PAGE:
These last few weeks I’ve been finishing a book that, since a long time, was on my list of books pending: I speak of the work of the psychologist Daniel Kahneman think fast, Think slow.
Kahneman, a Nobel laureate in economics, has passed into the history of science for his work, along with Amos Tversky on cognitive biases and heuristics of reasoning. Think fast, think slow is the first work of disclosure of Kahneman, and represents a compendium of the main findings on our way of thinking that the psychologist has done in his long career: it is because of this that it is a work of informed, full of surprising facts, and a must-read for any person who is interested in the details of the way in which we reason.
Of all of the good chapters of the work, there are a few that I found especially interesting: the last four (35 – 38), in which Kahneman tells us about the findings that in the last years the psychology has contributed to a topic of special importance to the people, the concept of “happiness”.
I’m not going to make a complete summary of these chapters: rather, I’m going to write some key concepts, and invite the reader to go to work to get an image more specific.
Kahneman tells us the existence of two “I” (chapter 35), the “experiencing self” and the “remembering self”. Both I are of great importance for the way in which we judge our happiness. Although the experiencing self is responsible for registering the sensations that we have of the events as they happen, the remembering self is that it gives a meaning to these experiences. And is that, as stated by Kahneman:
The memories are all that we retain of our life experience, and the only perspective that we can adopt when we think about our lives. (p. 496)
But there is a serious problem in our way of interpreting through the memory: we can confuse the memory of an experience with the experience itself. To illustrate this fact, Kahneman offers us a telling example:
A comment that I have heard of, or a member of the audience after a lecture illustrates the difficulty of distinguishing memories from experiences. He told how he was listening enraptured to a long symphony recorded on a disk that was scratched towards the end and produced a noise outrageous, and how this disastrous end “ruined the whole experience.” But the experience was not actually ruined, only the memory of the same. The experience as such had been almost completely good, and the bad result could not cancel because it had already happened. My questioner had assigned to the episode whole a degree of malfunction because it had ended very badly, but that degree of fact ignored 40 minutes of bliss music. What was so void of the real experience? (P. 496)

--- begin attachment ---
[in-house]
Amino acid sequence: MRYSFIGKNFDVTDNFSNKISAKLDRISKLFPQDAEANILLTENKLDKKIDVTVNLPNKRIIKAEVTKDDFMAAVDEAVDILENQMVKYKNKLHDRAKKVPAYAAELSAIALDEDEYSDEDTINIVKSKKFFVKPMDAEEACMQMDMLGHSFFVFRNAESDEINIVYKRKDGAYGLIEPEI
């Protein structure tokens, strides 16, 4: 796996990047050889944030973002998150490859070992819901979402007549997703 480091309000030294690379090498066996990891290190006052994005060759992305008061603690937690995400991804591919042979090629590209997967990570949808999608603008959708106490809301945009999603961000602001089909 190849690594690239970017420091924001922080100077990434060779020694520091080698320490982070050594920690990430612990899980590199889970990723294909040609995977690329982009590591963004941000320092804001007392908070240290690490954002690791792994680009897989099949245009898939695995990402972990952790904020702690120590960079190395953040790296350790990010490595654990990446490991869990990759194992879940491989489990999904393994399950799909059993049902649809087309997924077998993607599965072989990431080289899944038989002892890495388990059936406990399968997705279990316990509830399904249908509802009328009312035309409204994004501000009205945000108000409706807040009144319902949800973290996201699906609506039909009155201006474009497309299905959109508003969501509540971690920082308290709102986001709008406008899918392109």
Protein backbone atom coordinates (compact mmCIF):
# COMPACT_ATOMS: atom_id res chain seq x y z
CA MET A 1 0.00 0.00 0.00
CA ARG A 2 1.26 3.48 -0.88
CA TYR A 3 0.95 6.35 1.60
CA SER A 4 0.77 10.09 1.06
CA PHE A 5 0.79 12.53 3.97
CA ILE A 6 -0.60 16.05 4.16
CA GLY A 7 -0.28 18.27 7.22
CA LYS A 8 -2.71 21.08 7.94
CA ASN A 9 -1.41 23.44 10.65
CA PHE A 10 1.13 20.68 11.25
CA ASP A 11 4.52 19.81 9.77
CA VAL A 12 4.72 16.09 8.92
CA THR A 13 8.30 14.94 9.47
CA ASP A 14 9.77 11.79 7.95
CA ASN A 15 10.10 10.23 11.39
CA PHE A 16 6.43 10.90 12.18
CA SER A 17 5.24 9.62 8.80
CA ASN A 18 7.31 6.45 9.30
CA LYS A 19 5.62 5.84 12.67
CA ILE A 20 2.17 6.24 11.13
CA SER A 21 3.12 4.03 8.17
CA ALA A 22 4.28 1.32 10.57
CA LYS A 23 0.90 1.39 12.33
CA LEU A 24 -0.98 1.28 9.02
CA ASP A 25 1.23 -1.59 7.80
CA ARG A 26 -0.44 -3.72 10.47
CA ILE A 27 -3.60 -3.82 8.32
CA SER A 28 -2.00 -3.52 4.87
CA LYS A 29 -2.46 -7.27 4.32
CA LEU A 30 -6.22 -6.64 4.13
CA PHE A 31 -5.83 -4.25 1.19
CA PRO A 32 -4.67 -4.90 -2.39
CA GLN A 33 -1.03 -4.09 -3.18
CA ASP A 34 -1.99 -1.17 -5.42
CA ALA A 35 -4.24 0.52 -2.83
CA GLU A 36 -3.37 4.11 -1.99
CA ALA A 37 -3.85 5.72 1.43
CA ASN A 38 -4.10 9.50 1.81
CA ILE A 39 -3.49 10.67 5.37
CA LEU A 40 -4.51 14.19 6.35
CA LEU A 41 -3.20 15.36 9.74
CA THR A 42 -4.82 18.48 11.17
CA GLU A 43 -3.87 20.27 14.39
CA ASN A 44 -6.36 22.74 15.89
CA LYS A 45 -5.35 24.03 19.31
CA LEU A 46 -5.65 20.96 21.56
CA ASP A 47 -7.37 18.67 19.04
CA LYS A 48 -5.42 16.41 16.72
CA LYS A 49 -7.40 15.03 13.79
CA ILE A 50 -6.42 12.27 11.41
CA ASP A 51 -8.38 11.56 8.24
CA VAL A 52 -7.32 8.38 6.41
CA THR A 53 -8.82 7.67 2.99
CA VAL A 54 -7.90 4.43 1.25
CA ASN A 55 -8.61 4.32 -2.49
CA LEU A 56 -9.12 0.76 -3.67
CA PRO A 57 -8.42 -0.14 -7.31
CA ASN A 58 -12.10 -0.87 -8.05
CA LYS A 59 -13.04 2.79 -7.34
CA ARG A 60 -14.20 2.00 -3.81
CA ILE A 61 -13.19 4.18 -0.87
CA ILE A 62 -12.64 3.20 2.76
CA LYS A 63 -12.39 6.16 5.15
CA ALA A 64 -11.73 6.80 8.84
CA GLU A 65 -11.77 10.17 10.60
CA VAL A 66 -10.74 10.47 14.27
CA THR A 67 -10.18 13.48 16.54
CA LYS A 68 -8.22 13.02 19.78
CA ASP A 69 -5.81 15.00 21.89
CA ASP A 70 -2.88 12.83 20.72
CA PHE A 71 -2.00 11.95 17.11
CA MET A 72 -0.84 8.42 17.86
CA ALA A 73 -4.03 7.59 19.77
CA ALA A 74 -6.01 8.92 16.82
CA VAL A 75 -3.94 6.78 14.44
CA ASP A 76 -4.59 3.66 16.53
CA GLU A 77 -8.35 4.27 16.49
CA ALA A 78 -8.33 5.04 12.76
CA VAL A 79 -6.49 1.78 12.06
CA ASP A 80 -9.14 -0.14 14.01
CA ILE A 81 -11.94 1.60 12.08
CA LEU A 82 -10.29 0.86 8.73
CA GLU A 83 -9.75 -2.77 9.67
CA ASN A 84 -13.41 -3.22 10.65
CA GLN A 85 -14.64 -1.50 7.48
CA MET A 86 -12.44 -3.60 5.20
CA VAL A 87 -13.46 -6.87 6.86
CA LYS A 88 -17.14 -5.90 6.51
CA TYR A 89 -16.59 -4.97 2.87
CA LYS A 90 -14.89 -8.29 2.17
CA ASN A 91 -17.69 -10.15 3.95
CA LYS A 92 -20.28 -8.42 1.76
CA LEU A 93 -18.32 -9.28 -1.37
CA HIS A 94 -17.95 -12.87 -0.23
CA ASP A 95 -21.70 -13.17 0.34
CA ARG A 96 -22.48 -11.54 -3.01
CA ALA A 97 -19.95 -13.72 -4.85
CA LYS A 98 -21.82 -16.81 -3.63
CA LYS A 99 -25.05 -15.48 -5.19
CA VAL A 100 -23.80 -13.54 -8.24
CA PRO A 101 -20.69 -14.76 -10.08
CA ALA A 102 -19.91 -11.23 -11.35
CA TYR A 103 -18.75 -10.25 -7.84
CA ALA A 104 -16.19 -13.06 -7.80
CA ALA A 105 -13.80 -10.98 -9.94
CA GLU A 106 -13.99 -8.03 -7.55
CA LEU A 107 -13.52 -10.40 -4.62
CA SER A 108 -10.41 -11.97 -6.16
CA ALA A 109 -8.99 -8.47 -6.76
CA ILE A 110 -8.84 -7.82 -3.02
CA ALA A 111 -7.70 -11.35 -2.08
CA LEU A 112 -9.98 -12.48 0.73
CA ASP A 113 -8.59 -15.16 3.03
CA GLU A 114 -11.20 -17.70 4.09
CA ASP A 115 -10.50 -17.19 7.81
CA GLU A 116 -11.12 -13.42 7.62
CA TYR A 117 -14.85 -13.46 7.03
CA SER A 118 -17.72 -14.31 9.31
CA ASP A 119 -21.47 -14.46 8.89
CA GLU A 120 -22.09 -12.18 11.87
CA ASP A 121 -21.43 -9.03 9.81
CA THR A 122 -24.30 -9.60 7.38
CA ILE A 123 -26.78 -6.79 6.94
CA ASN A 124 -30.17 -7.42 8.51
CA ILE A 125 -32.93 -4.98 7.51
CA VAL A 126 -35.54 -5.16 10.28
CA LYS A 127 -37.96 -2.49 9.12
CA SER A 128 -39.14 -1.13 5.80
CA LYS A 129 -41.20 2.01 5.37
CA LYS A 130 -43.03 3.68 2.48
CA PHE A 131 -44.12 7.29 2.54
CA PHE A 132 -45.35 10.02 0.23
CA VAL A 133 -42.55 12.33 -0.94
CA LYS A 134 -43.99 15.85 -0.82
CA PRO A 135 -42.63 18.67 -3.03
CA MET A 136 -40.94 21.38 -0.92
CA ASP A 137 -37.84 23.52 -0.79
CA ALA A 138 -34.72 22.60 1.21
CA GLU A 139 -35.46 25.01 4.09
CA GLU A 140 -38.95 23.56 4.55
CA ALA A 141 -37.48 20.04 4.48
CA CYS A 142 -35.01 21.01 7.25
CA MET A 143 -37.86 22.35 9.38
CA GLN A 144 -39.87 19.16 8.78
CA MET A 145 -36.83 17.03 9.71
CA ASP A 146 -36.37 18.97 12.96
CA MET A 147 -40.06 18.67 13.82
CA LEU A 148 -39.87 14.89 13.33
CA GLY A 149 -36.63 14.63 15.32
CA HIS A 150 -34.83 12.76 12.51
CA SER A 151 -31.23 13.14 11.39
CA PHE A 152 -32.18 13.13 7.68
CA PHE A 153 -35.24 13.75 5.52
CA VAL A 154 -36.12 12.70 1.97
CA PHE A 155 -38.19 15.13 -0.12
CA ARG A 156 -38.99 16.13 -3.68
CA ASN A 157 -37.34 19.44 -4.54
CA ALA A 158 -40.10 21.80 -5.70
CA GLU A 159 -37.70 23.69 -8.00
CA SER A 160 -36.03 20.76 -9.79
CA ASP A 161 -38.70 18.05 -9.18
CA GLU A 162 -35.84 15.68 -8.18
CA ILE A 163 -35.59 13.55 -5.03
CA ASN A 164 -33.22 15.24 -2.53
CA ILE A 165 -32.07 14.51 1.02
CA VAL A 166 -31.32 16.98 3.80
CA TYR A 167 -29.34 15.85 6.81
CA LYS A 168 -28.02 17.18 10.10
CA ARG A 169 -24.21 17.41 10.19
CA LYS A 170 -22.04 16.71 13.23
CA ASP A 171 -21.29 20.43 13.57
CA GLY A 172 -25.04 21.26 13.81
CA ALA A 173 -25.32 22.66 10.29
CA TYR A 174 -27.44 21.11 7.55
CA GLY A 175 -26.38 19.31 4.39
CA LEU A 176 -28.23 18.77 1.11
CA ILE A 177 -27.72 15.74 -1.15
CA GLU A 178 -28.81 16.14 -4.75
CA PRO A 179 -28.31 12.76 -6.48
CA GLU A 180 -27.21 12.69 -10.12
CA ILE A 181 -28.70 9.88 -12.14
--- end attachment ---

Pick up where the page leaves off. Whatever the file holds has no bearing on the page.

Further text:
The remembering self seems to be sensitive to two phenomena related to the experience:
- The rule of the peak end, according to which what we have in mind of an experience to appreciate it in its entirety, are the “spikes” of significant intensity
- I forget the length: the duration of the experience does not usually take into account when valuing it
This sensitivity of I that reminds the peak end and the neglect of duration can have an effect little desirable as we value our happiness, or that of other people. Kahneman tells us about an experiment (chapter 36) with which the psychologist Ed Diener wanted to find out if the rule of the peak end and the forgetfulness of the duration could affect the evaluation of an entire life. To do this, it became the description of a fictional character called Jen, a woman who never married or had children who died suddenly and without suffering in a auto accident (p. 503). In one version of the story of his life, Jen was very happy, enjoying their work and their friendships, and cultivating their hobbies. In another version, it added 5 more years to the end of the life of Jen, who although were nice, they presented it as less good than the rest of your life.
In one phase of the experiment, participants read two versions of the story of the life of Jen, one after the other, and they valued how desirable it had been the life of Jen: the results showed that the subjects were clearly influenced by the effect of peak and end-I forget the duration, as they tended to think that add 5 years “passable” to an entire life of fullness and satisfaction that made this life to be the worst:
The intuition that the disappointing 5 years extras made the whole life but it was irresistible (p. 504)
So, when we evaluate our lives, it seems that the peak experience and the end has more importance than the duration of the same.